The RESTOverlay takes a and an optional tag as its config. By default the routing algorithm is tolerant and will always find a target endpoint even if the parameters are not strictly matched. Strict mode will fail with a 406 response code if an exact match to the client's specified requirement cannot be determined.

An configuration option causes the RESTOverlay to create a catch-all 404 handler endpoint as the endpoint of last resort which has a catch-all grammar rooted at the basepath. If it is resolved it sets the necessary 404 response code.

If the managed target endpoints have ambiguous grammars the RESTOverlay will incidate that it is not correctly configured. You will have to find the reported endpoint and ensure that it has a unique grammar so that the RESTOverlay is able to unambiguously relay a request to it.

The RESTOverlay is semi-transparent. If its' wrapped space contains endpoints which do not have metadata suitable for the RESTOverlay (ie no meta/rest/ declaration) then they are transparently relayed through the overlay as though it were not there. This allows you to freely mix managed-REST and non-REST endpoints in the wrapped space as required.


We've posted a new version of tpt:http module incorporating a preview of the RESTOverlay here...

the tests are here...


The download jar is a module and it directly replaces the existing tpt:http module that comes with NK. To try it out, in modules.xml, comment out the current one and add a reference to the new one. In lieu of detailed docs, the unit test module is self-contained and provides full coverage of the capabilities so far.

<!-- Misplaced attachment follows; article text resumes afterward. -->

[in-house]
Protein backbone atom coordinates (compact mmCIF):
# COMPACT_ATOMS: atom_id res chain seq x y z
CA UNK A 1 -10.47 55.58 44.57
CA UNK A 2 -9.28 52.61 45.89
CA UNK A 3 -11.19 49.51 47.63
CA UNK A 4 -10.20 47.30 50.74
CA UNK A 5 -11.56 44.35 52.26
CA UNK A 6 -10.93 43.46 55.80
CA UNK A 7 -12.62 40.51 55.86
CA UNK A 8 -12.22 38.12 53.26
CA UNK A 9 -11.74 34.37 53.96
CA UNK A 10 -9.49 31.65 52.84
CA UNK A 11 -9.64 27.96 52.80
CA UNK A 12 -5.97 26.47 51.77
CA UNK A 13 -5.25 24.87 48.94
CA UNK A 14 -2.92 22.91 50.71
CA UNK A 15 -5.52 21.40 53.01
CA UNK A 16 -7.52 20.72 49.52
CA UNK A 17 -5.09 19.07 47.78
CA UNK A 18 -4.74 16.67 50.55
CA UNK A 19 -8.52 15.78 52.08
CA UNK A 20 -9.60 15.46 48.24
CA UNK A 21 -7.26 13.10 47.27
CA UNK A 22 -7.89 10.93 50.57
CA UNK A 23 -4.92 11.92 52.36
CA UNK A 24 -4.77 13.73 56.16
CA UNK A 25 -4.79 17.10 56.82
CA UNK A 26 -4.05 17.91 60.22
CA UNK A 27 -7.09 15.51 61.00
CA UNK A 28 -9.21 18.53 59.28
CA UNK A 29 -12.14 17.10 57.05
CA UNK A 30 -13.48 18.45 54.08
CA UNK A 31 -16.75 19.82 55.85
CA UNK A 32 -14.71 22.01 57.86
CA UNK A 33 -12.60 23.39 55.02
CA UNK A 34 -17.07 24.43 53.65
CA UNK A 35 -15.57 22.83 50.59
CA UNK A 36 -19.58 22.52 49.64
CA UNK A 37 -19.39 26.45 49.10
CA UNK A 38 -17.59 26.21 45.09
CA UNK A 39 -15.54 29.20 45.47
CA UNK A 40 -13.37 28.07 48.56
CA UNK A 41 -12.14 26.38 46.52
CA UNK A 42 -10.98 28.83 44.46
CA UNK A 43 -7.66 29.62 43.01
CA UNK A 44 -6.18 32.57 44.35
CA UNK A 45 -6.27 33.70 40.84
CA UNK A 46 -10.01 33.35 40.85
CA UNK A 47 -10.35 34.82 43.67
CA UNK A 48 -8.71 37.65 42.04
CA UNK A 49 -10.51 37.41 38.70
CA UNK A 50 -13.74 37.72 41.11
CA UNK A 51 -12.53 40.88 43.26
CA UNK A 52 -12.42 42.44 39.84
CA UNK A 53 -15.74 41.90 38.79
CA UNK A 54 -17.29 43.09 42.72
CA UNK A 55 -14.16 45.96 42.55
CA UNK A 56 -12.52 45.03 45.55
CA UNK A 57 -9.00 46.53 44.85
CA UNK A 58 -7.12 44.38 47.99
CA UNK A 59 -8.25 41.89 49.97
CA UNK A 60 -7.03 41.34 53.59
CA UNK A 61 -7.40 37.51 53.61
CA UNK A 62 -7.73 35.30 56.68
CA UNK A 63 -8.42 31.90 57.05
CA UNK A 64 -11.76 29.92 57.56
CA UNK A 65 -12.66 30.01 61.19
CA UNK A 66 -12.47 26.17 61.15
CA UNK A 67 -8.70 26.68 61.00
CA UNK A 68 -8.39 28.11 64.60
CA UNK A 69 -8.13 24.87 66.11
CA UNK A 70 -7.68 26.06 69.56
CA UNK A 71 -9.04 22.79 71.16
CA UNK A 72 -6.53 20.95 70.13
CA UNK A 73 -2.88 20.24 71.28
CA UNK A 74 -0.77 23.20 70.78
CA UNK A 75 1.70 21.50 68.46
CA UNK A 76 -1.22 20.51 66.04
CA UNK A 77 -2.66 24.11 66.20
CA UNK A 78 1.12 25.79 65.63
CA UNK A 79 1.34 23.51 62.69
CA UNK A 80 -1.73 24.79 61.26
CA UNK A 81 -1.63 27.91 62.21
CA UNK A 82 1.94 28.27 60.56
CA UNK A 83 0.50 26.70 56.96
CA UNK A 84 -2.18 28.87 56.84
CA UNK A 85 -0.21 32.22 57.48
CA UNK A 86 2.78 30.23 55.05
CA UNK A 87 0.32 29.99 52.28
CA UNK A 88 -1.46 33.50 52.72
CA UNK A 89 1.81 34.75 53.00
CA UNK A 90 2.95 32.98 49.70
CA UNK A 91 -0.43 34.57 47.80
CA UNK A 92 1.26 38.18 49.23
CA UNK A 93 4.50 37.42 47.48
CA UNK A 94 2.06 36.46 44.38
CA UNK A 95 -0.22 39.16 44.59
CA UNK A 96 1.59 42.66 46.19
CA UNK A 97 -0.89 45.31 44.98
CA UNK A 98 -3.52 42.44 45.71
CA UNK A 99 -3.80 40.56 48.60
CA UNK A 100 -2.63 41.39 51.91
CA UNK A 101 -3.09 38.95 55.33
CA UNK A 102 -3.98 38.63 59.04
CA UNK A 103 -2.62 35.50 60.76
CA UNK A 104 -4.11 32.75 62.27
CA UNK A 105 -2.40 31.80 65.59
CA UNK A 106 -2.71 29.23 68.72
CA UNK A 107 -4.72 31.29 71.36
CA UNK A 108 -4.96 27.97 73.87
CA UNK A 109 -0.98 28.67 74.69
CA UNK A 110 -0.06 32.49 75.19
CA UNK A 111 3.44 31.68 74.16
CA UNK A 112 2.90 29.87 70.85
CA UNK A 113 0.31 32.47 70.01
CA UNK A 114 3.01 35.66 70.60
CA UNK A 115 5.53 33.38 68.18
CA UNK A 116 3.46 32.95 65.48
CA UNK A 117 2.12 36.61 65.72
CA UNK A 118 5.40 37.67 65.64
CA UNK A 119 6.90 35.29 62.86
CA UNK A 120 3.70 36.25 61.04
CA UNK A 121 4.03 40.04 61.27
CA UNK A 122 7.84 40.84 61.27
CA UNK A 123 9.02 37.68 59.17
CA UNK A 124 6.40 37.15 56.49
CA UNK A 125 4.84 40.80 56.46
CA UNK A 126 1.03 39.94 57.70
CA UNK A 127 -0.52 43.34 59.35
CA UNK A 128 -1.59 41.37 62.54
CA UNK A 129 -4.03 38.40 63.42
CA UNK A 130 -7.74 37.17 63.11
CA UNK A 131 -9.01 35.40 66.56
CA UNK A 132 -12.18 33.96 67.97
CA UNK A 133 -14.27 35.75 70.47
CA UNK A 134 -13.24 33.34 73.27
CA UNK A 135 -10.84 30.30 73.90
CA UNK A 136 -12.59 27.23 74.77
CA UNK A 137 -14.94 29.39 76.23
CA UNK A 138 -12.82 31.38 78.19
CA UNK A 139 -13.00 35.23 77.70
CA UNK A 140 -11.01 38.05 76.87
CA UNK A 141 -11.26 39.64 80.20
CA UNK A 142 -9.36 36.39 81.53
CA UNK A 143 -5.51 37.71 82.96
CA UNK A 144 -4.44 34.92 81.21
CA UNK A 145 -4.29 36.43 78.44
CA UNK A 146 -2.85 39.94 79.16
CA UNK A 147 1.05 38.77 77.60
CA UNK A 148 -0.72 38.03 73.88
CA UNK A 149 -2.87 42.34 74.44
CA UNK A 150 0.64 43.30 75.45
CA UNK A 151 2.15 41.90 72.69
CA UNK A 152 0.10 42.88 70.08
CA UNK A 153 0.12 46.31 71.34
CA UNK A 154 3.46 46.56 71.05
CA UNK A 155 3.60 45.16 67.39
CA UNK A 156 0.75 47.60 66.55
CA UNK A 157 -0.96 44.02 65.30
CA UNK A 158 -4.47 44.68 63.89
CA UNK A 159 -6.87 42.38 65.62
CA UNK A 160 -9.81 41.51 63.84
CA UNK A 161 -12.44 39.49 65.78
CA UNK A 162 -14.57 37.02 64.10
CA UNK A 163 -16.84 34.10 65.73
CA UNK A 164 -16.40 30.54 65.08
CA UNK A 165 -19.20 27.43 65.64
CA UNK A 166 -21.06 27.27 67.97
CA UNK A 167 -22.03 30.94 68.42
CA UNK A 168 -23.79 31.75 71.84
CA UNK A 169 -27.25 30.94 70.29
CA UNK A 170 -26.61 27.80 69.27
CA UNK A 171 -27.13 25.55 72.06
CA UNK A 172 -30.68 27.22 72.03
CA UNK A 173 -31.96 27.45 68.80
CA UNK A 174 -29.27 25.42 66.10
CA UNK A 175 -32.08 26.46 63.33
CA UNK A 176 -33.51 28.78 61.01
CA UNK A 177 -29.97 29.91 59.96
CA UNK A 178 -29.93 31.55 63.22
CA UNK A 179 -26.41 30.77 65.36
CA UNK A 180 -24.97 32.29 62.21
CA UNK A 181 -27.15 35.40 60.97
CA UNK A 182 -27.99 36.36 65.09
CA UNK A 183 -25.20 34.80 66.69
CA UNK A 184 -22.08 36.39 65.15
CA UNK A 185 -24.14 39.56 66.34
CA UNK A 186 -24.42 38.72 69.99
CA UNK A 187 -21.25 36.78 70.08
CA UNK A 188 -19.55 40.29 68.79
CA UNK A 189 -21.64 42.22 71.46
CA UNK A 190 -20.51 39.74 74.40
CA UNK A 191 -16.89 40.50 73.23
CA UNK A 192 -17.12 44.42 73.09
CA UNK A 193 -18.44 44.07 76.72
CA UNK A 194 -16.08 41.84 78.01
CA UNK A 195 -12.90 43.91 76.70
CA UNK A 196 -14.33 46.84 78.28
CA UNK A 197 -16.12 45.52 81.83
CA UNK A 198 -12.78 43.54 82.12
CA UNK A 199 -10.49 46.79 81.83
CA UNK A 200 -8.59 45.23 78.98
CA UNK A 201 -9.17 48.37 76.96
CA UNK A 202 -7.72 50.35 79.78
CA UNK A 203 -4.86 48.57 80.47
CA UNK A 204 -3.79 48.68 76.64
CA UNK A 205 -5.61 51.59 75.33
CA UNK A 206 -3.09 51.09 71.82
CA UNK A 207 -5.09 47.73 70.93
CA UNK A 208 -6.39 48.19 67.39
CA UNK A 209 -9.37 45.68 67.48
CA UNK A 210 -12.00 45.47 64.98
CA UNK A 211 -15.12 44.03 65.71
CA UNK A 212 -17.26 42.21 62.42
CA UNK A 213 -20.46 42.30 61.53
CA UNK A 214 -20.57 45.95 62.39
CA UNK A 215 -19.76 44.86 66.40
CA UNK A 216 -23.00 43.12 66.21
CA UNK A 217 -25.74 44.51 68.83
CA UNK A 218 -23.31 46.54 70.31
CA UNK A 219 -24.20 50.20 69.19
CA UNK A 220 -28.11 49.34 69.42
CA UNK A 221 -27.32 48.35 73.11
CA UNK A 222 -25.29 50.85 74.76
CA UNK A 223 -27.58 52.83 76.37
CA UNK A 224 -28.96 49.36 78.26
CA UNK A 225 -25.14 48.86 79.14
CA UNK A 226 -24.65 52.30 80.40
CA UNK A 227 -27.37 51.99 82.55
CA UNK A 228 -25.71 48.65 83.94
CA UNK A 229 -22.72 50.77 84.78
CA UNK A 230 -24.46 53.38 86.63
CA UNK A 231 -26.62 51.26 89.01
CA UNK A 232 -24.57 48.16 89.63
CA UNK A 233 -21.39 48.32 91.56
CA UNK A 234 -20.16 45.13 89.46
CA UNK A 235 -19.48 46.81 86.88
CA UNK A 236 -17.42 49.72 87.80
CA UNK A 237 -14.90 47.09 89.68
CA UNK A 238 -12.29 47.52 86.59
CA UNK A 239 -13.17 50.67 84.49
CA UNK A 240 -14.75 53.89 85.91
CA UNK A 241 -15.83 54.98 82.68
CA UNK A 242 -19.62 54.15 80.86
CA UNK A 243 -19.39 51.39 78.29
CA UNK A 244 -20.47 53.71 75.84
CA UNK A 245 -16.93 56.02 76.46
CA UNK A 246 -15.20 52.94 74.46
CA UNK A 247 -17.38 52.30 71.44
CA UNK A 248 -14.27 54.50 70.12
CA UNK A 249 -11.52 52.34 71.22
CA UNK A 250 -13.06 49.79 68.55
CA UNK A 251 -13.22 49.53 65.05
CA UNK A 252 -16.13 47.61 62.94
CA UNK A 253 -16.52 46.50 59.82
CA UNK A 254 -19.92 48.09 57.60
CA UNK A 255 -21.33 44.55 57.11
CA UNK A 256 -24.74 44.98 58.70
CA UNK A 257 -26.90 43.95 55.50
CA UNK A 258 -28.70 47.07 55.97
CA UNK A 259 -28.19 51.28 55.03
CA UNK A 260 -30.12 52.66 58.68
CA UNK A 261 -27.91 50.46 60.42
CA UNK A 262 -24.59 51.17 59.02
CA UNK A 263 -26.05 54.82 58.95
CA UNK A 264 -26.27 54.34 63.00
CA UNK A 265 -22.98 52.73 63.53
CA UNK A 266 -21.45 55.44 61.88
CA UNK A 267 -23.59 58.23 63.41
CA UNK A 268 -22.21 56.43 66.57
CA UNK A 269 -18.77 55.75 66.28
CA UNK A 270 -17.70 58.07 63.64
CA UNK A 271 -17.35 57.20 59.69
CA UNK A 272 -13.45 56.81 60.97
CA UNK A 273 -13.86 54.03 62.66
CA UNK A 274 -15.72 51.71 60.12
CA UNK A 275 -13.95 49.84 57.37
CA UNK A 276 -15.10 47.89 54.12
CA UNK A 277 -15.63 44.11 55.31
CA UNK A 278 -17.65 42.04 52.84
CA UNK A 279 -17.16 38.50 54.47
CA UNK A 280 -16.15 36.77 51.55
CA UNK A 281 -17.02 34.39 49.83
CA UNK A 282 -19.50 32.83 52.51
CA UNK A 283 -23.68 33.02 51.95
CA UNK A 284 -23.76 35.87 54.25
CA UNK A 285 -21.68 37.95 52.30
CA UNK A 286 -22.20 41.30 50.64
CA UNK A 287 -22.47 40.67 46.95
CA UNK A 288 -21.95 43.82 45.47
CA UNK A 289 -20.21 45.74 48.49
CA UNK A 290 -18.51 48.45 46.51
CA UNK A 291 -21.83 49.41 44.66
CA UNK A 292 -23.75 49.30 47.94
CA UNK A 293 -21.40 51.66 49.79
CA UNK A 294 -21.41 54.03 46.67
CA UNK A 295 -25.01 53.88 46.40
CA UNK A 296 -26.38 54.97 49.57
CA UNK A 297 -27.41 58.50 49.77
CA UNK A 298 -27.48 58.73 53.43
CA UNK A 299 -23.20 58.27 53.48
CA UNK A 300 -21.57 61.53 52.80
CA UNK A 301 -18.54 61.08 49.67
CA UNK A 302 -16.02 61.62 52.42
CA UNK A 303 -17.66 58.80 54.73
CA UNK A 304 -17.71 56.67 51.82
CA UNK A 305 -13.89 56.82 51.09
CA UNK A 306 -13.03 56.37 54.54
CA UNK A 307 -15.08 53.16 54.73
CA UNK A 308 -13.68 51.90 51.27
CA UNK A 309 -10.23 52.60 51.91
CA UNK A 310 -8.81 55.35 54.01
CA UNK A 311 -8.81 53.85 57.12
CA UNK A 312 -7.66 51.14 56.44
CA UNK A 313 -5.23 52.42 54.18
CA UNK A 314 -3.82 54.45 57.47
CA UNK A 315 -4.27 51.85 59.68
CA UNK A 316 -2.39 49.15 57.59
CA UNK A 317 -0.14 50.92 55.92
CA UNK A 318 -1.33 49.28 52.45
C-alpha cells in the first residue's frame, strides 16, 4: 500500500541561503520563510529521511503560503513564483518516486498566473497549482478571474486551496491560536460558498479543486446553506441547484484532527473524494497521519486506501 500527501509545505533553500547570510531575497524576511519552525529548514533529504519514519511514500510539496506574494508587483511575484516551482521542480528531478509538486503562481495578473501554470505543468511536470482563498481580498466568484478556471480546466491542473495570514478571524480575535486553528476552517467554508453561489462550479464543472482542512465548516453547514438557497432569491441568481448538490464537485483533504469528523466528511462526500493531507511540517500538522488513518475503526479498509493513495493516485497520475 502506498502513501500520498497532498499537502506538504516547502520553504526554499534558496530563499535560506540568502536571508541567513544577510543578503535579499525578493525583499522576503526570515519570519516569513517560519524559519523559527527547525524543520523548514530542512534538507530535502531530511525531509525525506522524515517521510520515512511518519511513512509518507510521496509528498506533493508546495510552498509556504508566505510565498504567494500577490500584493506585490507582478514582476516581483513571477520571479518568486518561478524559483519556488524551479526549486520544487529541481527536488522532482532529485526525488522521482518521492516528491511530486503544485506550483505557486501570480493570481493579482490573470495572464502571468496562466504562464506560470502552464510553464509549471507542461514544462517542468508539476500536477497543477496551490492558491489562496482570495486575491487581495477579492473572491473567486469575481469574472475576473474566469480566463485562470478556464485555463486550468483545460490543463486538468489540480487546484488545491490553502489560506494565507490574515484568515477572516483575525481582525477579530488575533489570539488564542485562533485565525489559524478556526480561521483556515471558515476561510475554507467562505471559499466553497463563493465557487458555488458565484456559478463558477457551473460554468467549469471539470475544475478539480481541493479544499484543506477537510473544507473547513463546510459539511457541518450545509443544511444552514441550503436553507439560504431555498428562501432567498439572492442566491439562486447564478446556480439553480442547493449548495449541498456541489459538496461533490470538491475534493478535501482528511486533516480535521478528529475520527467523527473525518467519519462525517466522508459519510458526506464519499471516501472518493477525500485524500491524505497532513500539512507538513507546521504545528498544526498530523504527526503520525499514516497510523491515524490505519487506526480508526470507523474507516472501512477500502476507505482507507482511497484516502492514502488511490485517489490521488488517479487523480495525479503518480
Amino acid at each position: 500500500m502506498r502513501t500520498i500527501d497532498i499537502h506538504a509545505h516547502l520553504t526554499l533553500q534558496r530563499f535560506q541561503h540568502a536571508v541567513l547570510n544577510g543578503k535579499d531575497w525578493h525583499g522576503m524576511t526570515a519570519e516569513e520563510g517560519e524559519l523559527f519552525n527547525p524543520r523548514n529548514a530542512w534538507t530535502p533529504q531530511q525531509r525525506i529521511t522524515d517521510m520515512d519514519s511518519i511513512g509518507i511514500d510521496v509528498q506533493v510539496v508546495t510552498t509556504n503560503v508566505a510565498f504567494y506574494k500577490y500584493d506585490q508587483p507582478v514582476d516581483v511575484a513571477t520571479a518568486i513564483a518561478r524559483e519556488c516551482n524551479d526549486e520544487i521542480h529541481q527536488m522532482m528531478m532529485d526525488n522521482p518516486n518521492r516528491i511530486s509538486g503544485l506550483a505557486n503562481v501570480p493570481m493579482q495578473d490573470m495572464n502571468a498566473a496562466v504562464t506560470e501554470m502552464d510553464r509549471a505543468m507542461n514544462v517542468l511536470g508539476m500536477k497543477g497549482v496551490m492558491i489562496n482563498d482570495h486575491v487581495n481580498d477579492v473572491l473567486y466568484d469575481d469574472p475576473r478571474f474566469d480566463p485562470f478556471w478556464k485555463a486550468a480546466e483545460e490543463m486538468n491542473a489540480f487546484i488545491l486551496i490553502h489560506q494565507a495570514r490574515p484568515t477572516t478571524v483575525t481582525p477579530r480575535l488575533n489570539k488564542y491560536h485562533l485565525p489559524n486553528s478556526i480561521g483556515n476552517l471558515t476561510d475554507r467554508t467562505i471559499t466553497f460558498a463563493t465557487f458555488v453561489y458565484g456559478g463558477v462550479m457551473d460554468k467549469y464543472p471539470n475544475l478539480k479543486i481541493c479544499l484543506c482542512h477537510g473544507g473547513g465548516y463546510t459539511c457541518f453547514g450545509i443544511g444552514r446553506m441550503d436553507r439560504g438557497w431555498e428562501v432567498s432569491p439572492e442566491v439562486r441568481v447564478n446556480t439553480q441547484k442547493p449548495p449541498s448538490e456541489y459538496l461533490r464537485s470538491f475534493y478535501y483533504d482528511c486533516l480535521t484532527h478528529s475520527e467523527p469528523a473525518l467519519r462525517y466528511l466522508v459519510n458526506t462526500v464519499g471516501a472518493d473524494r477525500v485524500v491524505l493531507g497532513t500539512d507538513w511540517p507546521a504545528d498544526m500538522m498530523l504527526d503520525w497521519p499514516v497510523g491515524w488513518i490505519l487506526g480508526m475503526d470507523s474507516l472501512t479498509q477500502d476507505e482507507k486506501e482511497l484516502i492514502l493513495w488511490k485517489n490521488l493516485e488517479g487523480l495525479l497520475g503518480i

The adaptive routing algorithm that we've devised does a sorted-sift of the candidate target endpoints. It maintains priority order based upon the client-side weighting preferences (Accept, Accept-Language, Accept-Encoding etc).

The Overlay is dynamically configured and automatically reflects changes if you add endpoints, change metadata etc etc. Configuration change happens out-of-band and thereafter the operating set is semi-static. The net result is that the overlay is really light-weight. After repeatedly running the tests I'm seeing an average response time of just 0.12ms - so effectively the RESTOverlay has negligable cost.

All resources which can be cached inside the target space will be cached as normal. When an http request comes in then an eTag will be set and if re-requested and it's still cached a 304 response is issued. (This is just the usual HTTPBridge behaviour - all the RESTOverlay does is make sure the caching boundary of the app is consistent).


The core features of the tool are now pretty much done and are solid. Give it a go - let us know how you get on.

Still To Come

  • User supplied 404 and 406 endpoints to allow the user app to supply handlers for these error conditions.
  • User supplied pre/post-process endpoint target - for arbitrary pre/post-process handling.
  • User supplied exception handler endpoint target
  • MD5/SHA1 eTag hashcode generation.

Have a great weekend,